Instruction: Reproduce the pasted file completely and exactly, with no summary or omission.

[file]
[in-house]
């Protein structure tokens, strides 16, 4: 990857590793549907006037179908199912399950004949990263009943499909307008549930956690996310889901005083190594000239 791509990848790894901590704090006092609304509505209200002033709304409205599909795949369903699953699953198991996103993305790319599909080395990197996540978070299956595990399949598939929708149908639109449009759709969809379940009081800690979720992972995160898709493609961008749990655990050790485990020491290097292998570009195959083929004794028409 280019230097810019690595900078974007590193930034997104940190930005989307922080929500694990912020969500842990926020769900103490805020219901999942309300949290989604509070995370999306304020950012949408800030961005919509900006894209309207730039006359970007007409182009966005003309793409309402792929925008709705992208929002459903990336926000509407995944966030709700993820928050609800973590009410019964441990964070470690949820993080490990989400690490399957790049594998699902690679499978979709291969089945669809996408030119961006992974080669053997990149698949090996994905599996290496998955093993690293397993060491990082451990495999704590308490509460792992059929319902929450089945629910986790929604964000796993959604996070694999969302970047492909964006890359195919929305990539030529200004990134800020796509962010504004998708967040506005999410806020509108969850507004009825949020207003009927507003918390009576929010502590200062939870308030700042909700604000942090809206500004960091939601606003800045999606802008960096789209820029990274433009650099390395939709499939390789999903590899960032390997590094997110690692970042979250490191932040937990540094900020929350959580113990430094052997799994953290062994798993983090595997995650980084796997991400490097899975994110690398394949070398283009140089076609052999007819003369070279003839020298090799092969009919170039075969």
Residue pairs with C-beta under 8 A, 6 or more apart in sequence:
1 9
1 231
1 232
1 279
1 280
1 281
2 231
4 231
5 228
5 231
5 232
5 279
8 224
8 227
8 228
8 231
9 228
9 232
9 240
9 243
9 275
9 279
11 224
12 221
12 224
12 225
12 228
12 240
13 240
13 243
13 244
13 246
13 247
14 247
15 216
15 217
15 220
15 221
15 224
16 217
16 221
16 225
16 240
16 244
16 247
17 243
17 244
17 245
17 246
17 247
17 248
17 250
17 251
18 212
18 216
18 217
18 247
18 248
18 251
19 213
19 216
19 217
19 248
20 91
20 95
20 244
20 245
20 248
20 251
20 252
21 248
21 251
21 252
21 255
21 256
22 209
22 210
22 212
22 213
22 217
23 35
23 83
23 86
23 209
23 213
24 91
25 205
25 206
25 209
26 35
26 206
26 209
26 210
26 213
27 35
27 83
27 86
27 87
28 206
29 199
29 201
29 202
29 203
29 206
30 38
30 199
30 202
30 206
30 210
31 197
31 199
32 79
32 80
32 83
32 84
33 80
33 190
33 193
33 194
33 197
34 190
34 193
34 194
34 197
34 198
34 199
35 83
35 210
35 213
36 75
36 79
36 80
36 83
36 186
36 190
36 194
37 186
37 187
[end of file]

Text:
[in-house]
């Protein structure tokens, strides 16, 4: 990857590793549907006037179908199912399950004949990263009943499909307008549930956690996310889901005083190594000239 791509990848790894901590704090006092609304509505209200002033709304409205599909795949369903699953699953198991996103993305790319599909080395990197996540978070299956595990399949598939929708149908639109449009759709969809379940009081800690979720992972995160898709493609961008749990655990050790485990020491290097292998570009195959083929004794028409 280019230097810019690595900078974007590193930034997104940190930005989307922080929500694990912020969500842990926020769900103490805020219901999942309300949290989604509070995370999306304020950012949408800030961005919509900006894209309207730039006359970007007409182009966005003309793409309402792929925008709705992208929002459903990336926000509407995944966030709700993820928050609800973590009410019964441990964070470690949820993080490990989400690490399957790049594998699902690679499978979709291969089945669809996408030119961006992974080669053997990149698949090996994905599996290496998955093993690293397993060491990082451990495999704590308490509460792992059929319902929450089945629910986790929604964000796993959604996070694999969302970047492909964006890359195919929305990539030529200004990134800020796509962010504004998708967040506005999410806020509108969850507004009825949020207003009927507003918390009576929010502590200062939870308030700042909700604000942090809206500004960091939601606003800045999606802008960096789209820029990274433009650099390395939709499939390789999903590899960032390997590094997110690692970042979250490191932040937990540094900020929350959580113990430094052997799994953290062994798993983090595997995650980084796997991400490097899975994110690398394949070398283009140089076609052999007819003369070279003839020298090799092969009919170039075969």
Residue pairs with C-beta under 8 A, 6 or more apart in sequence:
1 9
1 231
1 232
1 279
1 280
1 281
2 231
4 231
5 228
5 231
5 232
5 279
8 224
8 227
8 228
8 231
9 228
9 232
9 240
9 243
9 275
9 279
11 224
12 221
12 224
12 225
12 228
12 240
13 240
13 243
13 244
13 246
13 247
14 247
15 216
15 217
15 220
15 221
15 224
16 217
16 221
16 225
16 240
16 244
16 247
17 243
17 244
17 245
17 246
17 247
17 248
17 250
17 251
18 212
18 216
18 217
18 247
18 248
18 251
19 213
19 216
19 217
19 248
20 91
20 95
20 244
20 245
20 248
20 251
20 252
21 248
21 251
21 252
21 255
21 256
22 209
22 210
22 212
22 213
22 217
23 35
23 83
23 86
23 209
23 213
24 91
25 205
25 206
25 209
26 35
26 206
26 209
26 210
26 213
27 35
27 83
27 86
27 87
28 206
29 199
29 201
29 202
29 203
29 206
30 38
30 199
30 202
30 206
30 210
31 197
31 199
32 79
32 80
32 83
32 84
33 80
33 190
33 193
33 194
33 197
34 190
34 193
34 194
34 197
34 198
34 199
35 83
35 210
35 213
36 75
36 79
36 80
36 83
36 186
36 190
36 194
37 186
37 187